PEORIA, IL -- A standing room only crowd filled the Peoria City Council chambers on March 31 for the hastily called hearing on the proposed sale of 5.8 acres of Riverfront Park.
The audience first heard a presentation from Chris Setti, the city staffer shepherding the sale and development of the site. It's been proposed for years, he said, and a public hearing was held in May 2013.
The Sierra Club was opposed to the land sale then as now, he said.
On April 14 the council will vote on a redevelopment agreement which sets a timetable for the requirements to sell the land. It must be rezoned, a suitable replacement for the lost acres must be found and acquired, the Illinois Department of Natural Resources must approve the deal, etc.
After all that the city will pay $4.5 million for infrastructure, and property taxes will be used to pay off the bonds to fund that project. "It's not a done deal," Setti said.
The audience asked questions of Setti, then gave comments, with the meeting lasting two hours. People told how they loved the quiet of that greenspace which would be turned into four large buildings with 144 rental units.
"This is one of the few quiet spots left," said a woman.
A few praised the project, saying the city needs to attract 25-44 year olds to live in the city downtown.
Here's the Journal Star's story on the meeting.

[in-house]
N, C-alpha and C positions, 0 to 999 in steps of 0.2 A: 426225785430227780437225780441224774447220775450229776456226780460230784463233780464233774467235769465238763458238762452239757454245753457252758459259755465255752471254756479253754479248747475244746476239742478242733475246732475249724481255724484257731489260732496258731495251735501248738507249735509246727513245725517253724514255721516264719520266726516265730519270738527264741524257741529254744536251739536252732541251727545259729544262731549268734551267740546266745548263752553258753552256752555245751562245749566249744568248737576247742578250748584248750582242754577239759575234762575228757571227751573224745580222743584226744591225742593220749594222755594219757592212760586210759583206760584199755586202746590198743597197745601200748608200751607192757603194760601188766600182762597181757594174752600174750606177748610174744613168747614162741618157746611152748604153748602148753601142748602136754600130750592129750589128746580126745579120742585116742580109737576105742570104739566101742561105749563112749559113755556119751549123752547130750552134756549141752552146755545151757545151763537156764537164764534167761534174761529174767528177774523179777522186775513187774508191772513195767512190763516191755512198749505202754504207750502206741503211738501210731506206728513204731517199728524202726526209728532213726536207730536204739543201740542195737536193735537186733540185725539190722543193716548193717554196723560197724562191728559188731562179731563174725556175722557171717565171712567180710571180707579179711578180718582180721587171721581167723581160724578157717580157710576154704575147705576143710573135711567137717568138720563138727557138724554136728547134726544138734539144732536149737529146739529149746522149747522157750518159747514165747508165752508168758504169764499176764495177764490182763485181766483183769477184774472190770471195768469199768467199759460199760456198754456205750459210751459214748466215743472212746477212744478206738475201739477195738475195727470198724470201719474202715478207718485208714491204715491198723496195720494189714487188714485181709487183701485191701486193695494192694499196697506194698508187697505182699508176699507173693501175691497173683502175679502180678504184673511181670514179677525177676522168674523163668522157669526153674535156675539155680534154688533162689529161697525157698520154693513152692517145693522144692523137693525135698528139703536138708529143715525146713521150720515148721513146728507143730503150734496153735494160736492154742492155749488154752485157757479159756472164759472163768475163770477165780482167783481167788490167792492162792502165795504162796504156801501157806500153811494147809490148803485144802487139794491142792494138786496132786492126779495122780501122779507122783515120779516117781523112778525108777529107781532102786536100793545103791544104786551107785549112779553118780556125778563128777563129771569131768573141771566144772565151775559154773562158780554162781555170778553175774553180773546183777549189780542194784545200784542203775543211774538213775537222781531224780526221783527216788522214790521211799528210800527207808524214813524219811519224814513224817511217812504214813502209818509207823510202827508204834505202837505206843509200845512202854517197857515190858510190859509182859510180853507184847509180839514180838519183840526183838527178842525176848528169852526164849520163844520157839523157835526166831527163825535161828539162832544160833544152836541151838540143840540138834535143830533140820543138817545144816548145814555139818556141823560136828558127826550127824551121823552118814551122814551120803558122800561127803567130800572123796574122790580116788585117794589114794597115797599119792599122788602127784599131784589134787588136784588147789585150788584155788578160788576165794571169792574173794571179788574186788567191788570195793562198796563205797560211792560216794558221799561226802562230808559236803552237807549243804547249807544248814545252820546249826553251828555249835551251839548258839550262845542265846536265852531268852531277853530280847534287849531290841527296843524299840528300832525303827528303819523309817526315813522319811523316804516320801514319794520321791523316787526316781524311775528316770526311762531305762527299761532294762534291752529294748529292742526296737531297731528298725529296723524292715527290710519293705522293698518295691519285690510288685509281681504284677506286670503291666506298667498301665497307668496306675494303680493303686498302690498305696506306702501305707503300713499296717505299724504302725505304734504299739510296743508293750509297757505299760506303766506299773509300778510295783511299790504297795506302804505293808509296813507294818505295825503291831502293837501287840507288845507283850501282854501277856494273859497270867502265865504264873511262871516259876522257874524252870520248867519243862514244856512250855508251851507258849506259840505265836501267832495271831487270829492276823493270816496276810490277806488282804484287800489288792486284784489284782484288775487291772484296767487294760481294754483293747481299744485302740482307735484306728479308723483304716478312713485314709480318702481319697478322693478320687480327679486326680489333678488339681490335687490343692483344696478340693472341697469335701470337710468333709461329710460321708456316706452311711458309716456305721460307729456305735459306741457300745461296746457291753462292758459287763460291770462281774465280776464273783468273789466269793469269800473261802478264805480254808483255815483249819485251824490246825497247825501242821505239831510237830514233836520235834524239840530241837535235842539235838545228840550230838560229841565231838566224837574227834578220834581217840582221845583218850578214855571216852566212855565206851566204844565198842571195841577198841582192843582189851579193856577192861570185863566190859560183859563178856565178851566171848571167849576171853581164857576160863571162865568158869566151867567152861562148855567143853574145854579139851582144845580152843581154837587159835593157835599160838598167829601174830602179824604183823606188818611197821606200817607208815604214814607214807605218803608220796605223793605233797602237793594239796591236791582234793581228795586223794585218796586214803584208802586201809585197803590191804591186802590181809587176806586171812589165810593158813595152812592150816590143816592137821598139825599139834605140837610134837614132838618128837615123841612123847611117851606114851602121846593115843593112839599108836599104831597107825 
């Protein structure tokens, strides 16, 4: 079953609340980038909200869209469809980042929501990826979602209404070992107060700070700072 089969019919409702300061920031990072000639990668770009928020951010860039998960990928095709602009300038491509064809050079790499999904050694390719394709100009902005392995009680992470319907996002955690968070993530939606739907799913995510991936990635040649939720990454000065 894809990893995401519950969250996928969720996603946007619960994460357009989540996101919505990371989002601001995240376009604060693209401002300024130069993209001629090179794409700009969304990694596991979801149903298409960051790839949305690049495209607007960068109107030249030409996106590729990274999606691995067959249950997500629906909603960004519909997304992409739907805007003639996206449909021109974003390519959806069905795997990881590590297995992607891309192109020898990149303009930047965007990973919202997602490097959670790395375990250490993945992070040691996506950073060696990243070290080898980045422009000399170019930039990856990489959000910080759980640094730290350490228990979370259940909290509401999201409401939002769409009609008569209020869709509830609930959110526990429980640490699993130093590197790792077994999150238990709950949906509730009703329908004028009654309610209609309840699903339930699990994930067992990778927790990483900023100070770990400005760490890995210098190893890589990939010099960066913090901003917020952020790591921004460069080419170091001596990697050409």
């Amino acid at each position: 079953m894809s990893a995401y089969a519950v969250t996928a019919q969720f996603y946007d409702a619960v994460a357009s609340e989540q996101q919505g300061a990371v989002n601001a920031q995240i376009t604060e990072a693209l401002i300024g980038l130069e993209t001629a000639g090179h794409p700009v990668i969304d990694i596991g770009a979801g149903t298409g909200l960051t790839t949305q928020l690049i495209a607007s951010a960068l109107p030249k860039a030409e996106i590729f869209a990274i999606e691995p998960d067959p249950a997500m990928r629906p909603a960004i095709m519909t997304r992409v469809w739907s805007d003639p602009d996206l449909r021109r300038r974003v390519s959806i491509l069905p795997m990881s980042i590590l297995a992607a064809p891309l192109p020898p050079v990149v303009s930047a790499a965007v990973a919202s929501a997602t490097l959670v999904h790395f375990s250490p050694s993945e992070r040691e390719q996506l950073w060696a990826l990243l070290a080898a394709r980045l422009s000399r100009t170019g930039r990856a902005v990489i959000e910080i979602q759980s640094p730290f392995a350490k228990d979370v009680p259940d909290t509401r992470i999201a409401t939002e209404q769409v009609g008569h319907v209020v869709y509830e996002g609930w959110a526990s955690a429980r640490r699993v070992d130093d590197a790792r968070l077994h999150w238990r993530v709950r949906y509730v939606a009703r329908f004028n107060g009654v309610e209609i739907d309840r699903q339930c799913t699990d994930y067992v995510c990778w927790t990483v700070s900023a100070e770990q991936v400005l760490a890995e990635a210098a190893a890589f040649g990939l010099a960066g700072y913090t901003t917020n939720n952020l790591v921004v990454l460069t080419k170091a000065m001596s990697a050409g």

Written comments can be sent to Setti at email@example.com.
Here's what I will write:
No responsible government ever sells parkland for development. It is protected for public use forever.
In addition, this project has the stench of insider dealing. Who on the council dreamed up selling this land for development?
When request for proposal documents went out, how did this particular developer get selected?
This is not a free market deal, as some at the hearing suggested. It is a city subsidized deal. The cheap price of this valuable land, the TIF deal, the city-provided infrastructure -- all are taxpayer subsidies for this developer.
This project will compete with construction in the Warehouse district, and the subsidies may enable rent to be lower than on that project.
In addition, these buildings will be crammed into a site next to a chemical plant and a railroad track. Will the environmentally conscious want to live there?
And let's not even mention the school district the project is in. So the demographic for the project is likely young childless people, if they can afford the rent, or empty nesters.
For many reasons, the highest and best use for this land is parkland-- not housing. Period.
- Elaine Hopkins